Dan Lee Clark “Nitro”
Is there anything more nineties than watching spandexed jocks dueling with oversized q-tips for a studio audience? Not if you remember American Gladiators, the TV show where amateur athletes performed feats of strength, agility, and yes, some strategy, against superhero-bodied “gladiators” whose job it was to deliver beatdowns, all on a chintzty studio set that possibly came from Tron.
We were just obstacles—big, bad, motherfucking obstacles,” says Dan “Nitro” Clark, one of the original Gladiators who debuted with the show in 1989. Nitro’s persona was the trash talking ex-footballer. (Colleagues included the Whitesnake-haired mailibu and the amped-up, Apollo Creed look-alike, Gemini). “At the heart of it, Gladiators is an athletic competition, but to bring it to the next level you had to have the largeness and theatrics of the show,” he says. Today, at 43, Clark maintains his chiseled physique, but he’s feeling the attrition that all athletes face as they age. “If there’s a morning I get up and something doesn’t hurt, I know something’s wrong,” he says.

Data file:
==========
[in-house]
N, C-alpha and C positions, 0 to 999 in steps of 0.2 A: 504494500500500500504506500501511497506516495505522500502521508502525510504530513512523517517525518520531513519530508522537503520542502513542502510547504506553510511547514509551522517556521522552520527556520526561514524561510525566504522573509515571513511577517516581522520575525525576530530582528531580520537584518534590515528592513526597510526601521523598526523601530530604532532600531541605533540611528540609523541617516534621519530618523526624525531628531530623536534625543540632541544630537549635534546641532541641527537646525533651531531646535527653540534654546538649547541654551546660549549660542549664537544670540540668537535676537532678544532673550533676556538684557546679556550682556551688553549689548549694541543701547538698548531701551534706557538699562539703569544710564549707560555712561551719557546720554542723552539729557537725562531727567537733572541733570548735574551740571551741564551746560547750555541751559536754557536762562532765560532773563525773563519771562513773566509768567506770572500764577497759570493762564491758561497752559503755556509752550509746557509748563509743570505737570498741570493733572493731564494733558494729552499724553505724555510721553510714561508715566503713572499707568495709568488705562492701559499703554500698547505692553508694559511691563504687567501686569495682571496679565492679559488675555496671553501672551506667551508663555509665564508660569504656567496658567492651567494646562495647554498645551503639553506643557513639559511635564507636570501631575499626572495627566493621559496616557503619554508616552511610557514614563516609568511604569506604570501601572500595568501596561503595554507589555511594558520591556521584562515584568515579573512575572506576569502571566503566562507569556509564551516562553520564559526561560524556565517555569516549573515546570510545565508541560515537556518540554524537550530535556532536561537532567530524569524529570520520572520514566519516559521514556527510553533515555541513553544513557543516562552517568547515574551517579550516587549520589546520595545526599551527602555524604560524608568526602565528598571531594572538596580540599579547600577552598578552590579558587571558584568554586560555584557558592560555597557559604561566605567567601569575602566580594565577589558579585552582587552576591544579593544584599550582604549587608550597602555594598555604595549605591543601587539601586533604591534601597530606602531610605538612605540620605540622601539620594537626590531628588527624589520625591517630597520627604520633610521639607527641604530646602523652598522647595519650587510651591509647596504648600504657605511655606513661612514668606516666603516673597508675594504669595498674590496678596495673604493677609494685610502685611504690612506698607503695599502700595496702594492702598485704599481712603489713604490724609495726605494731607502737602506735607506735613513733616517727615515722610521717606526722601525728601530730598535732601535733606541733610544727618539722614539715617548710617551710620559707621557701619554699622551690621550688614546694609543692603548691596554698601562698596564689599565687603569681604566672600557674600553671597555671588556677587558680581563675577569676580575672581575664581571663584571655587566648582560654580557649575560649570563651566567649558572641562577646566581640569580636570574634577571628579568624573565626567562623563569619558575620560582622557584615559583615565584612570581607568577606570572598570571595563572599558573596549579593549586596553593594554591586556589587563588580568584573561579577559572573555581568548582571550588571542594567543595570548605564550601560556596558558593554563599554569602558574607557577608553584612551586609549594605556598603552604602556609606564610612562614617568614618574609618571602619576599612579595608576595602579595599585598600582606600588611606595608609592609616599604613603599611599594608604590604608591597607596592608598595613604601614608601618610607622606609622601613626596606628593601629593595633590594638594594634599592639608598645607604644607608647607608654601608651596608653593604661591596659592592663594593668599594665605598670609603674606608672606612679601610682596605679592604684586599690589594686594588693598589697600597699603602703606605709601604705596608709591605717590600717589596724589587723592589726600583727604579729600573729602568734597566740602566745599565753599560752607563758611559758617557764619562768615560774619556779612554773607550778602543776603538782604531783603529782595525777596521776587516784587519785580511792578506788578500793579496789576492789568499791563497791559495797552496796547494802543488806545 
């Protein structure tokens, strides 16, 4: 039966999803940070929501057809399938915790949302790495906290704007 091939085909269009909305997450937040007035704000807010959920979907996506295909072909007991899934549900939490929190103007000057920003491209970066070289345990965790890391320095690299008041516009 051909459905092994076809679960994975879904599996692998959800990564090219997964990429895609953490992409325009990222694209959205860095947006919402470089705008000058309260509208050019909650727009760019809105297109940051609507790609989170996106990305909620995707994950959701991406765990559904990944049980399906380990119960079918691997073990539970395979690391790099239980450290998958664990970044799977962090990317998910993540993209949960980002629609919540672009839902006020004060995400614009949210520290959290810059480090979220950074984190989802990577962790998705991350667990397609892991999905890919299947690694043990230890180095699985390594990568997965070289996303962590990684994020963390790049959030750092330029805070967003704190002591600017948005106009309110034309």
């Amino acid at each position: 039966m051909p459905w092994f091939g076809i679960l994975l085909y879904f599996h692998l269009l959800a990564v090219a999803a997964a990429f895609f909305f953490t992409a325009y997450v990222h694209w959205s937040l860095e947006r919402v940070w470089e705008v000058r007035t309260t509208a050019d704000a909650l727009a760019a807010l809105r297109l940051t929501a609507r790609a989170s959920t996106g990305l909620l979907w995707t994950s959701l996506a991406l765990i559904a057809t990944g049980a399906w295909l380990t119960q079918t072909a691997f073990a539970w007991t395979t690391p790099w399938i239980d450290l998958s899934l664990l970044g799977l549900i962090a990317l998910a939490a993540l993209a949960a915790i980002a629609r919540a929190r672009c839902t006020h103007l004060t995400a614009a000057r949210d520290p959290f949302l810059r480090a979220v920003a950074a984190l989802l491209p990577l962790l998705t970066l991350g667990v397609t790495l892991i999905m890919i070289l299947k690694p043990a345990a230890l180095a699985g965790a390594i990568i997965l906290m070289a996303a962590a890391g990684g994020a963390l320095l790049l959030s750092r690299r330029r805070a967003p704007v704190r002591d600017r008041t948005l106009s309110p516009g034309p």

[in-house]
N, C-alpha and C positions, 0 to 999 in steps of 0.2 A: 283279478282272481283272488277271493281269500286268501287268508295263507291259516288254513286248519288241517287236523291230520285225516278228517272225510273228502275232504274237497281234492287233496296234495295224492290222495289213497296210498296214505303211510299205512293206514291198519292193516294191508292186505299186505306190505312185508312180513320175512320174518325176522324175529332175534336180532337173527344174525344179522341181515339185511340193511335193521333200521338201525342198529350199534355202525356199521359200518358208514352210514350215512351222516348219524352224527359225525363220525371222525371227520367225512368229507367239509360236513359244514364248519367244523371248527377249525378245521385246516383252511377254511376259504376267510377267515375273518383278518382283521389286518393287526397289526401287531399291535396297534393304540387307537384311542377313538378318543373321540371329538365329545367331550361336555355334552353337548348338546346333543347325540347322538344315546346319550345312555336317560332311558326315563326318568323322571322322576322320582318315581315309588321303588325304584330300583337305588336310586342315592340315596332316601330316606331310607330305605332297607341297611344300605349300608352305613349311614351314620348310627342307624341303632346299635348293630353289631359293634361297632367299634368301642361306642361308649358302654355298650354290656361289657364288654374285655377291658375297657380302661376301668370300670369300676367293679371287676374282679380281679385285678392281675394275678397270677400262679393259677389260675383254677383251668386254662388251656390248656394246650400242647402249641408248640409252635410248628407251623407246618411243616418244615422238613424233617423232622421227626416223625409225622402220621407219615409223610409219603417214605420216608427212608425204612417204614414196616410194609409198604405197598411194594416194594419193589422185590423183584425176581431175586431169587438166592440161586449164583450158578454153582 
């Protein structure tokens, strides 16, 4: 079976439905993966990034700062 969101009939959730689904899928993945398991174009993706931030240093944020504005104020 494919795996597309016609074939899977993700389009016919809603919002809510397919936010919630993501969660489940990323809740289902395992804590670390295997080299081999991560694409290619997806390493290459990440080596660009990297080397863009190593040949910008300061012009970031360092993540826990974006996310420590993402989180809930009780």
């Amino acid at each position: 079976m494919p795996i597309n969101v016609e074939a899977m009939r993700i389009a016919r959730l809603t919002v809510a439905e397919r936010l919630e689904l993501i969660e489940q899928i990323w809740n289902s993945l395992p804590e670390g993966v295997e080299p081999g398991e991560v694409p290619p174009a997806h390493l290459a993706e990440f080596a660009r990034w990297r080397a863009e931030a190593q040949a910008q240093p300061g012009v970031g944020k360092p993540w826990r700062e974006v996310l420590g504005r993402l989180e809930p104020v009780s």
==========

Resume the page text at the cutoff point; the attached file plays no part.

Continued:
When he’s not pushing his body to the limit, Clark focuses on creative output as a writer-director-actor who has sold screenplays, and who mentors elementary-school kids in creative writing with an outfit called The Young Storytellers Foundation.
When American Gladiators returns to television, in 2008, on NBC, Clark won’t be stepping back into the old Atlasphere. But he’s glad Gladiators is back.
“I think it’s taken ten years for this to become cool again. There’s this warrior and champion inside all of us, and it was a creative outlet for those who had that champion inside of them.”
-Drew Tewksbury (Flaunt Magazine 2008)